# What is the semantic for the modulo operator x % y, when y is 0?

Suppose I try to perform the following:

y = 0;
z = x % y;

is the semantic for this well-defined, platform-dependent, or undefined? I'm asking mainly about C/C++, but am interested in the answer for various programming/scripting languages (Java, perl, sh, etc.)

I'm asking partly because there are different possible ways to define the modulo operation: As the remainder of a division operation; as the size of a quotient group, etc.

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You get a ZeroDivisionError in Python. –  Blender Nov 11 '13 at 7:56
Now (after edit) it's a different question, more suitable for Math.SE, I suppose. In fact, there's one already. –  raina77ow Nov 11 '13 at 8:41
@raina77ow: I was just justifying why it's not entirely trivial that the semantic would be the same as division by zero. I really just want to know what the different language specs say. –  einpoklum Nov 11 '13 at 8:43

Behaviour is undefined for C.

From C11 6.5.5 Multiplicative operators, p5

The result of the / operator is the quotient from the division of the first operand by the second; the result of the % operator is the remainder. In both operations, if the value of the second operand is zero, the behavior is undefined.

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+1, one should perhaps add that it only stated as clearly in C11, in C99 this was only implicit. –  Jens Gustedt Nov 11 '13 at 7:57
Note another relevant paragraph in the same section (a bit rephrased) - When integers are divided, if the quotient a/b is not representable, the behavior of both a/b and a%b is undeﬁned. –  ugoren Nov 11 '13 at 8:54

in Java, if you try to compile

public static void main(String[] args) {
int x = 10,y,z;
y = 0;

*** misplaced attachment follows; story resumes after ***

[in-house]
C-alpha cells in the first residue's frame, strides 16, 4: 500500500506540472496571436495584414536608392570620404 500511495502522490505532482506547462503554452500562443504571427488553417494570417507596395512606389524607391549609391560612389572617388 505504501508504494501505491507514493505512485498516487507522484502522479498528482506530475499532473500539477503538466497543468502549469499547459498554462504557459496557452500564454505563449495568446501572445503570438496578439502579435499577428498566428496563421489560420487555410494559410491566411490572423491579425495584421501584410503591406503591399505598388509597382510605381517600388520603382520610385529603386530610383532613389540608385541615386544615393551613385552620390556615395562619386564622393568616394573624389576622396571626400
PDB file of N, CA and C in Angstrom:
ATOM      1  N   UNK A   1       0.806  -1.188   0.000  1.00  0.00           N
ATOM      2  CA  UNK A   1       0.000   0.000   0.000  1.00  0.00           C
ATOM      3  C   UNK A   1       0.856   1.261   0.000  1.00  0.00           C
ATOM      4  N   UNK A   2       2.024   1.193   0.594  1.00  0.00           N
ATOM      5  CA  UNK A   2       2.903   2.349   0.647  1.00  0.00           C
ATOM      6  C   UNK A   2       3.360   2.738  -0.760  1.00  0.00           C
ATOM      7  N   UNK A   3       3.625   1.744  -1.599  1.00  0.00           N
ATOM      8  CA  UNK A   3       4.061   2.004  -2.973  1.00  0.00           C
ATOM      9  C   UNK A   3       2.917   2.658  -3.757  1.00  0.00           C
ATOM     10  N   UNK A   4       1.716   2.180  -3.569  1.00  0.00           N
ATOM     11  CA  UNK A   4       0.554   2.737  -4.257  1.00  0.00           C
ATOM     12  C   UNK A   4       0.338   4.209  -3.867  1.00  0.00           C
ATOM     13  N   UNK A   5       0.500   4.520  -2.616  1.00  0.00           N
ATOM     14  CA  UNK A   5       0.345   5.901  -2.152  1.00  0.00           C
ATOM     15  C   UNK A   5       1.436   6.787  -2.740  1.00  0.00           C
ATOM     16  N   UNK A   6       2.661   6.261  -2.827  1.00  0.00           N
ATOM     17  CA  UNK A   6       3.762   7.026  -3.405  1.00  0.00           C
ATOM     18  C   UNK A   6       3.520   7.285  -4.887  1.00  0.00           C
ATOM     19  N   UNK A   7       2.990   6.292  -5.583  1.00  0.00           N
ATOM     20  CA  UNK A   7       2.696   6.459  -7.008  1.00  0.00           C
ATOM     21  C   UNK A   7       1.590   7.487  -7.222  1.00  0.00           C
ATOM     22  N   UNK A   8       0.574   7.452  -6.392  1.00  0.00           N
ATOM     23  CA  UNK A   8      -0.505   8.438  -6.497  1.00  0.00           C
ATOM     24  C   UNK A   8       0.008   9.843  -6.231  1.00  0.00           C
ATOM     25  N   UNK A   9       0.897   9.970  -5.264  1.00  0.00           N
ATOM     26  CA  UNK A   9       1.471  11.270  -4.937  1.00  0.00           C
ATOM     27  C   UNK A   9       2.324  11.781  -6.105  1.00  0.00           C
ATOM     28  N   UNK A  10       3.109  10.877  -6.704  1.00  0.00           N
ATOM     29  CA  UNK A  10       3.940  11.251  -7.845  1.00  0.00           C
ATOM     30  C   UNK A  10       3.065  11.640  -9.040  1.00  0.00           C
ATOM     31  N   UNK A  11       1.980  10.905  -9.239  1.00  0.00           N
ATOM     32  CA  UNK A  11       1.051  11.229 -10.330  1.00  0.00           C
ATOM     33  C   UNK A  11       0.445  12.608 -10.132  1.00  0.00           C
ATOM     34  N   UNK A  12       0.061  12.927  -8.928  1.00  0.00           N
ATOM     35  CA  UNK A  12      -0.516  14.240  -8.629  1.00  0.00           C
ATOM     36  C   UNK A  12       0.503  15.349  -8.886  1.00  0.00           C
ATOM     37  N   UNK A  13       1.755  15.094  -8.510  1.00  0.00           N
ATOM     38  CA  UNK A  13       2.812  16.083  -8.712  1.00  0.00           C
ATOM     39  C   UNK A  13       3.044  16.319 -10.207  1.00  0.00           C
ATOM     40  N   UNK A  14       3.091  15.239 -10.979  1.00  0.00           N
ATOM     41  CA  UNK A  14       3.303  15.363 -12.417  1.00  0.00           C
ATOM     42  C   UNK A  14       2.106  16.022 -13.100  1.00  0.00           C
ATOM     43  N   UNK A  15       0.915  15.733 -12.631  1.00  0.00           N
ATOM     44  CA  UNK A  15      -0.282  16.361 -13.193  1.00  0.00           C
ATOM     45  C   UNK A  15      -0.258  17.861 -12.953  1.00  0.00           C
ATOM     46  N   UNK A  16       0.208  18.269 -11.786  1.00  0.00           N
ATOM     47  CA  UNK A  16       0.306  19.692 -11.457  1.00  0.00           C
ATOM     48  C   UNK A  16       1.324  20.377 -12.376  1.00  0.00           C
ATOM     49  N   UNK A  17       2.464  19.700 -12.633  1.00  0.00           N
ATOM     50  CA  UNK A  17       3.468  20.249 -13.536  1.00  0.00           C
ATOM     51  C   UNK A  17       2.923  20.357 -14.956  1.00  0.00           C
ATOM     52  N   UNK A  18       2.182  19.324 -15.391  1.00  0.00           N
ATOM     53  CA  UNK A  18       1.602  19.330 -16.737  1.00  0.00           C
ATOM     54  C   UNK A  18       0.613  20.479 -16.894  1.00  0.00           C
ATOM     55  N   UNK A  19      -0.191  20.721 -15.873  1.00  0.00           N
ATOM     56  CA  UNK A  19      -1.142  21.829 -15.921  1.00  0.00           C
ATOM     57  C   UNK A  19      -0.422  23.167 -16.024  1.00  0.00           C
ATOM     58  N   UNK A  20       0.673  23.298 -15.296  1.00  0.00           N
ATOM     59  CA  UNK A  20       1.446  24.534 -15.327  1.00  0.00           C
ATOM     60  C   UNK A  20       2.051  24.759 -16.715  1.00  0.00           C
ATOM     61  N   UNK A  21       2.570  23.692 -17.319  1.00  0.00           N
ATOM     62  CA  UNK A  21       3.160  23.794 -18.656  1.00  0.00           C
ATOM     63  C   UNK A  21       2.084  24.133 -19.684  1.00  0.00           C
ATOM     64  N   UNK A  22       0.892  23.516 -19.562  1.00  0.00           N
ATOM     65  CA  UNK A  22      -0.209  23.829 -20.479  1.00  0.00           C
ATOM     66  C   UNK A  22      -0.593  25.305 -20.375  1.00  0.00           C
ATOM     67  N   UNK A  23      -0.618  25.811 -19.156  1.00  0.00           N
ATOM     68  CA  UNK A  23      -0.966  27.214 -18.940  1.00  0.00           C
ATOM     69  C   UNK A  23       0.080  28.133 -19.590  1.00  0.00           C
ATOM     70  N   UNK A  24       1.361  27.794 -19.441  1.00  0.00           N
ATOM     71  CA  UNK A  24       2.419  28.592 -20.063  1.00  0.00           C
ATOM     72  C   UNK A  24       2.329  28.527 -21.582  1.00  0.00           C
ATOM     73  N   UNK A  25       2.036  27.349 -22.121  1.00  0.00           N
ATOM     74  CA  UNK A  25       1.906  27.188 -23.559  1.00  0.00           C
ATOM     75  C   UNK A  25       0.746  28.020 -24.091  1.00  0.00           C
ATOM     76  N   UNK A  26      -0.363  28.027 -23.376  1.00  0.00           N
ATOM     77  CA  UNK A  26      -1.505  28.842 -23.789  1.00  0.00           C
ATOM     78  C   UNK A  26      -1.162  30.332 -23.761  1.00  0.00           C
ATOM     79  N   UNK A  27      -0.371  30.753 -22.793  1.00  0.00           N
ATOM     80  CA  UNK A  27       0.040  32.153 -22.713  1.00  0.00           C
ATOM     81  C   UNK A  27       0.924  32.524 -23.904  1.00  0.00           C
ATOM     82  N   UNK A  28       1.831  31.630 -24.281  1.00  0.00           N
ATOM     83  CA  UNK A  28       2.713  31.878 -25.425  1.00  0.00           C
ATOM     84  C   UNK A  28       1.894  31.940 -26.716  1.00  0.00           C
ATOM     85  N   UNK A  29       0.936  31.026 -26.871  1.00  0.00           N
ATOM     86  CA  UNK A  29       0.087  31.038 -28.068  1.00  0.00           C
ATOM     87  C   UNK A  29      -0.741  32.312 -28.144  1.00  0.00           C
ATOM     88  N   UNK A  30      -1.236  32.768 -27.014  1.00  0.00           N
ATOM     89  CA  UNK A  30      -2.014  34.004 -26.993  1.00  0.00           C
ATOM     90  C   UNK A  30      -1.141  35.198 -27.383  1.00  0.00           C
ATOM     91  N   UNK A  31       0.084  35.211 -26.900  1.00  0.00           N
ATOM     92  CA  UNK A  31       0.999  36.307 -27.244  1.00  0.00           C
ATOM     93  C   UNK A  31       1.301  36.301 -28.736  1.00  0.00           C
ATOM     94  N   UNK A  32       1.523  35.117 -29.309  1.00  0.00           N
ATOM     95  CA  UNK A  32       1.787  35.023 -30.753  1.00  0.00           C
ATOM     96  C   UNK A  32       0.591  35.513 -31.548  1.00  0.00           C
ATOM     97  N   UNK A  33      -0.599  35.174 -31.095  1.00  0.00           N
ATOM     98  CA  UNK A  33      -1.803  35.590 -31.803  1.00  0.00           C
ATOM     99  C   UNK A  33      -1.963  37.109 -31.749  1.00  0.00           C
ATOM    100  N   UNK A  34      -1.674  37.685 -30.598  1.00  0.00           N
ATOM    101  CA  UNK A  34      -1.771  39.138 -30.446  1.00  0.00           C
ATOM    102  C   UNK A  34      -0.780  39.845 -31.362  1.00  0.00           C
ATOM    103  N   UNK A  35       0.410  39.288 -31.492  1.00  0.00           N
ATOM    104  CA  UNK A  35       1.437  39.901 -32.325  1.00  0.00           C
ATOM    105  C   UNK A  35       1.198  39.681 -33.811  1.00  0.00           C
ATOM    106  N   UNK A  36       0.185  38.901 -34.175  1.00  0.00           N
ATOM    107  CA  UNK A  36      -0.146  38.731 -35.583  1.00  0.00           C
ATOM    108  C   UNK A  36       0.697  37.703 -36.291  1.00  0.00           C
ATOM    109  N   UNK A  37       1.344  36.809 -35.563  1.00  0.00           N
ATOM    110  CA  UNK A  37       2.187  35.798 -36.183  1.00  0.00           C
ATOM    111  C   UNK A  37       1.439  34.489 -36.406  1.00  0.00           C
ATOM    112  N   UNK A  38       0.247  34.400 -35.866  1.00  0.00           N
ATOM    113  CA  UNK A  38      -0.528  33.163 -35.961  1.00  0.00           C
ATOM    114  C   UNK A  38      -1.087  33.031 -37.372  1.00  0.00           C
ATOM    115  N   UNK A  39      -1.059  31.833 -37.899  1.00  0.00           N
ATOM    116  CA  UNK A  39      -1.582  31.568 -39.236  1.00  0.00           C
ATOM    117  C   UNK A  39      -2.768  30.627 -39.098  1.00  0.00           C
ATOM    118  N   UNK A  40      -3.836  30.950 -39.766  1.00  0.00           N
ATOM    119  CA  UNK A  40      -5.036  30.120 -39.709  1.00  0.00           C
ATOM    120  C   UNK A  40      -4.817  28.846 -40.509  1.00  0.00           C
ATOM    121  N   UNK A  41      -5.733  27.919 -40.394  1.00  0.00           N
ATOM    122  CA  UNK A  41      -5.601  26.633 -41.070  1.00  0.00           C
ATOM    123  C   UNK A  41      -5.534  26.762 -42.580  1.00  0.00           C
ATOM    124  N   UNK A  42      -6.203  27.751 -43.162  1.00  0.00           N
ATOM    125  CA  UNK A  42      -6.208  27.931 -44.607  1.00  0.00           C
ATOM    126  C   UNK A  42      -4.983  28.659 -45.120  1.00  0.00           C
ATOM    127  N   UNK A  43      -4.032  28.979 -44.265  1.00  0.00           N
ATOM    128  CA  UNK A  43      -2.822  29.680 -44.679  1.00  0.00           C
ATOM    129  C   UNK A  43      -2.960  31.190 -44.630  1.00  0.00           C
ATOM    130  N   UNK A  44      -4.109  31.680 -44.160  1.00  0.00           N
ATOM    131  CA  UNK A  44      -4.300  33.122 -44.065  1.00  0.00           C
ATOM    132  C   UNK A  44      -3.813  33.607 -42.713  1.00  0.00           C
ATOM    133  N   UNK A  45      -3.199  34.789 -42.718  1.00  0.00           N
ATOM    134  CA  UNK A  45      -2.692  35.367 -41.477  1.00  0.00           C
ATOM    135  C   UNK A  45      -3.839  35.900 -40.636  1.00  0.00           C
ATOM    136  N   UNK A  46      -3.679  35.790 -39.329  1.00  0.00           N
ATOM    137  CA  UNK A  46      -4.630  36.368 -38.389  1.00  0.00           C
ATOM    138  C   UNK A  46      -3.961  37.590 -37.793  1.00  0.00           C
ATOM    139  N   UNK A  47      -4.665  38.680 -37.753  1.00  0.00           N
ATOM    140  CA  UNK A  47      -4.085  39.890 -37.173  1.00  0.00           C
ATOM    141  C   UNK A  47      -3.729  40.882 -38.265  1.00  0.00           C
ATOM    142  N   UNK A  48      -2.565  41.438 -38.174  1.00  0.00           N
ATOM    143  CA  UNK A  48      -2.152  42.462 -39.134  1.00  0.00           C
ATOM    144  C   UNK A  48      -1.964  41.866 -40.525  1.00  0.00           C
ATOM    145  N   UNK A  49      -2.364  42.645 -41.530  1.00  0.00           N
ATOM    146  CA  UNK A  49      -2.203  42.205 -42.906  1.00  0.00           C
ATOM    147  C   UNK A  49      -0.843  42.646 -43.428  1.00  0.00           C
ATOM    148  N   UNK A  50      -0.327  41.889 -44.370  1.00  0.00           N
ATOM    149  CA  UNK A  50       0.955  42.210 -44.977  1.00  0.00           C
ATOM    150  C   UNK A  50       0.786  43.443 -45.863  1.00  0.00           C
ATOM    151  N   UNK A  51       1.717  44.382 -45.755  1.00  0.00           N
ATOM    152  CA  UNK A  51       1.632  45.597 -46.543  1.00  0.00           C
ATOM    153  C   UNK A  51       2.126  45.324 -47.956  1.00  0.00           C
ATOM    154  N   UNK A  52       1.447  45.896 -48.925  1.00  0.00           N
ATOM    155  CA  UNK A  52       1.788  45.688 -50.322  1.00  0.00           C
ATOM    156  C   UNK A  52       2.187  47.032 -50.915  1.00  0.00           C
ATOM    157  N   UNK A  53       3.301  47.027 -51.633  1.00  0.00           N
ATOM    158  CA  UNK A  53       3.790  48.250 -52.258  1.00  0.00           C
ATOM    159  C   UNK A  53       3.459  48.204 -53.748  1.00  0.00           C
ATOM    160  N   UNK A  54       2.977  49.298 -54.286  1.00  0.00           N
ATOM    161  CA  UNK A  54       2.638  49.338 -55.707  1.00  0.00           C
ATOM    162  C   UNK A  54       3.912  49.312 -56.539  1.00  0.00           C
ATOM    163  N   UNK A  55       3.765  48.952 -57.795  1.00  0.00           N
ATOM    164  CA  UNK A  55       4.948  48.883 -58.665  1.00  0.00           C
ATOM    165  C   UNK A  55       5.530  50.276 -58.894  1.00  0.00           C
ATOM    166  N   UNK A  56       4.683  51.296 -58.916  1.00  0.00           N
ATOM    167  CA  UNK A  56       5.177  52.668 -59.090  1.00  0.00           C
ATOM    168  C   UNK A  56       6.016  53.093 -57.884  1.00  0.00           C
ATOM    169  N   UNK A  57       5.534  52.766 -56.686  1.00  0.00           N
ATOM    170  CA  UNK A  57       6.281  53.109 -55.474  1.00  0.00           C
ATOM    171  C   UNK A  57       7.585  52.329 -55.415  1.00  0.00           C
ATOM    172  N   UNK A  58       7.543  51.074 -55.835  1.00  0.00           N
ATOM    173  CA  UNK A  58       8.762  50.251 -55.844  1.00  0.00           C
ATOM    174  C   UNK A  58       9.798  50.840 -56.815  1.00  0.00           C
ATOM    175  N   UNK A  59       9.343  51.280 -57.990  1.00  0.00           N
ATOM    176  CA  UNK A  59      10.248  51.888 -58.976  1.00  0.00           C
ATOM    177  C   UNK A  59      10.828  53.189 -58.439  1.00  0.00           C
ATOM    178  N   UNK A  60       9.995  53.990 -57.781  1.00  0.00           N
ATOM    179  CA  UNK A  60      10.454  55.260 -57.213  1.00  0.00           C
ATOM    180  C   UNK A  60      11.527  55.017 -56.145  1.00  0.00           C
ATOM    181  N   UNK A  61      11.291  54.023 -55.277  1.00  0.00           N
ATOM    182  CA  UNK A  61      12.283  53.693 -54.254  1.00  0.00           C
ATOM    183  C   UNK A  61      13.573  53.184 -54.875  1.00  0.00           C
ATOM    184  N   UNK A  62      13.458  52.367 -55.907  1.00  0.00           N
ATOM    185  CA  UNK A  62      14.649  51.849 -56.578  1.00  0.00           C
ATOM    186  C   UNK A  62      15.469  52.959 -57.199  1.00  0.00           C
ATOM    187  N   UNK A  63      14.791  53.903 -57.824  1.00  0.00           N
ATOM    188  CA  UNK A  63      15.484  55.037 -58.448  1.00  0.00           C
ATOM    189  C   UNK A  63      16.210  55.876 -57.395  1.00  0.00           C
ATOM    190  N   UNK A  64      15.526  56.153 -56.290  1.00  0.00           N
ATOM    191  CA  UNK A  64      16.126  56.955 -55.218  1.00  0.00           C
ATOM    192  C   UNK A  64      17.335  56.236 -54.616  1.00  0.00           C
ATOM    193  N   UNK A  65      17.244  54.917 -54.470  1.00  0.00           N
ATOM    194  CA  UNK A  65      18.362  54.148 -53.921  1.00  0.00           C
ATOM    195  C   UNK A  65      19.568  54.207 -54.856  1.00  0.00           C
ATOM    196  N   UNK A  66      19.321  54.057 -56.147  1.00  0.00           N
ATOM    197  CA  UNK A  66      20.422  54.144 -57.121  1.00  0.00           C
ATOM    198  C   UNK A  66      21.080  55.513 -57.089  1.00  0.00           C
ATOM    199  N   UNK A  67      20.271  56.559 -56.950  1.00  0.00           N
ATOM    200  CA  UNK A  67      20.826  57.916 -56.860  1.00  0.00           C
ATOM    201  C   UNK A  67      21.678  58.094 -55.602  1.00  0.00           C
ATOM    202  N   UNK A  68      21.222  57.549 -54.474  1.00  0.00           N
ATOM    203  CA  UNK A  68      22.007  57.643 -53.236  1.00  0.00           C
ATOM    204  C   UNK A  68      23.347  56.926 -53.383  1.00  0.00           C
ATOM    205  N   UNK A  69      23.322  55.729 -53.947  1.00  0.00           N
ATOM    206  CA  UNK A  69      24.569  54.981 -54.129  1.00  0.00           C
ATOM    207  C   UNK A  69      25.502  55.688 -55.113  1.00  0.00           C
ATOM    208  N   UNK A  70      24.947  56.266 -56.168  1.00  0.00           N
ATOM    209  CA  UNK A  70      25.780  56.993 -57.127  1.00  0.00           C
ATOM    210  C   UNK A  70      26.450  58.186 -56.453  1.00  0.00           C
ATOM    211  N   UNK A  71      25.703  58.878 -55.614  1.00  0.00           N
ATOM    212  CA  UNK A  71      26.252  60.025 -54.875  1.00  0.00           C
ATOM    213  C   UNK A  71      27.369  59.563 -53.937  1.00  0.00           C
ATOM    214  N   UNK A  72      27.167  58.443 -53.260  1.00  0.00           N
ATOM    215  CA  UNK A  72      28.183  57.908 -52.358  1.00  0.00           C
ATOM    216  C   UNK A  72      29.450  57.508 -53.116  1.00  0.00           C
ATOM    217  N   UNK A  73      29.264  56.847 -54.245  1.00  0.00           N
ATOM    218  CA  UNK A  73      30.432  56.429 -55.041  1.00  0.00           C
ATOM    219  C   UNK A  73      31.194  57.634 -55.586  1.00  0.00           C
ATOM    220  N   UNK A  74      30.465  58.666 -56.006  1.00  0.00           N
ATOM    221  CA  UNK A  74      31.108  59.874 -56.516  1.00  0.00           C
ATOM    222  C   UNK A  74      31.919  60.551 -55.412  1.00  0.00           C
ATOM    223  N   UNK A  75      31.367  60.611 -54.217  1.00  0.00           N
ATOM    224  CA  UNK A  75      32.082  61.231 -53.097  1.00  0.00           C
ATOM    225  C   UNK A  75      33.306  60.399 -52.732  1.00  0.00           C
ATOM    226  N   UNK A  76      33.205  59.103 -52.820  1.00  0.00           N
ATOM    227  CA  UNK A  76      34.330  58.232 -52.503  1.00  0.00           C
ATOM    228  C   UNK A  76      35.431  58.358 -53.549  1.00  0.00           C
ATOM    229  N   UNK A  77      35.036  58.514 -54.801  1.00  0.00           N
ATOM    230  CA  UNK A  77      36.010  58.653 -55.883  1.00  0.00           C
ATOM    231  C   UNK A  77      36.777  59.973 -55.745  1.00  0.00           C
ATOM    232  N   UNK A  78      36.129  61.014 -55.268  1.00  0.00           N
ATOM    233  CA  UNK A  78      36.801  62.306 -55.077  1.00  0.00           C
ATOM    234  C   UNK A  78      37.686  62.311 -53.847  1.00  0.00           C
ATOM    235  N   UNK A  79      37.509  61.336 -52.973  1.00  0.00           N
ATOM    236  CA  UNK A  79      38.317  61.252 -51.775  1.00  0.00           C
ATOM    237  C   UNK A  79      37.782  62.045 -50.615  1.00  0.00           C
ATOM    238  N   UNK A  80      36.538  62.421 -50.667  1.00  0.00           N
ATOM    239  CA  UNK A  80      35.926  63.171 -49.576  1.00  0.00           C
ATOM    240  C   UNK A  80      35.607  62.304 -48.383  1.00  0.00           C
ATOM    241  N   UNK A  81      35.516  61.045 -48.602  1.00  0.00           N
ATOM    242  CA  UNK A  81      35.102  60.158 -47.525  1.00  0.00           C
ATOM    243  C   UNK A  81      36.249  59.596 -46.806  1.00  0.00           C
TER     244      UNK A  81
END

z = x % y;
System.out.println("Z: " + z);
}

You will get this message:

Exception in thread "main" java.lang.ArithmeticException: / by zero
at locationConfiguration.LocationConfigurator.main

so, you won't be able to do modulo zero.

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public static void main(String[] args) { int x = 10,y,z; y = 0; z = x % y; System.out.println("Z: " + z); } i used that as code and received that error message –  tr4pt Nov 11 '13 at 8:01
'try to compile' is a bit incorrect choice of words. The code compiles fine; the exception will be thrown when one runs the program. –  raina77ow Nov 11 '13 at 12:52
sorry raina77ow. Still kind of new to this site. I'm trying to improve my descriptions =)! –  tr4pt Nov 11 '13 at 12:58

It's well defined for JavaScript:

The result of an ECMAScript floating-point remainder operation is determined by the rules of IEEE arithmetic: [...]

If the dividend is an infinity, or the divisor is a zero, or both, the result is NaN.

Now about the other languages. The common approach (Java, C#, Python, Ruby) is to throw some kind of ZeroDivisionError at you when you attempt to evaluate somenum % 0 expression.

For Perl, it's a bit more interesting:

use Data::Dumper;
print Dumper 0 % 0;
print 'Something else';

Now, this code results in Illegal modulus zero error; but had you put 0 / 0 instead, you would have seen Illegal division by zero message. Both are errors (stop execution of the remaining code), of course, not warnings.

Now PHP chooses a bit different stance on this:

var_dump(0 % 0); // it's the same for any numeric dividend
// Warning: Division by zero in ...
// bool(false)

As you see, you get false (sic) as a result, but warning is triggered. It's ignorable, though; have you set error_reporting level to E_ERROR, you wouldn't have even seen it.

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So, it's NaN even if the operands are integers? (Yeah, I know JavaScript is duck-typed)? –  einpoklum Nov 11 '13 at 7:57
Ah, I see your point. Yes, Number % Number gives you NaN - but guess what, typeof NaN gives you 'number'. ) –  raina77ow Nov 11 '13 at 8:44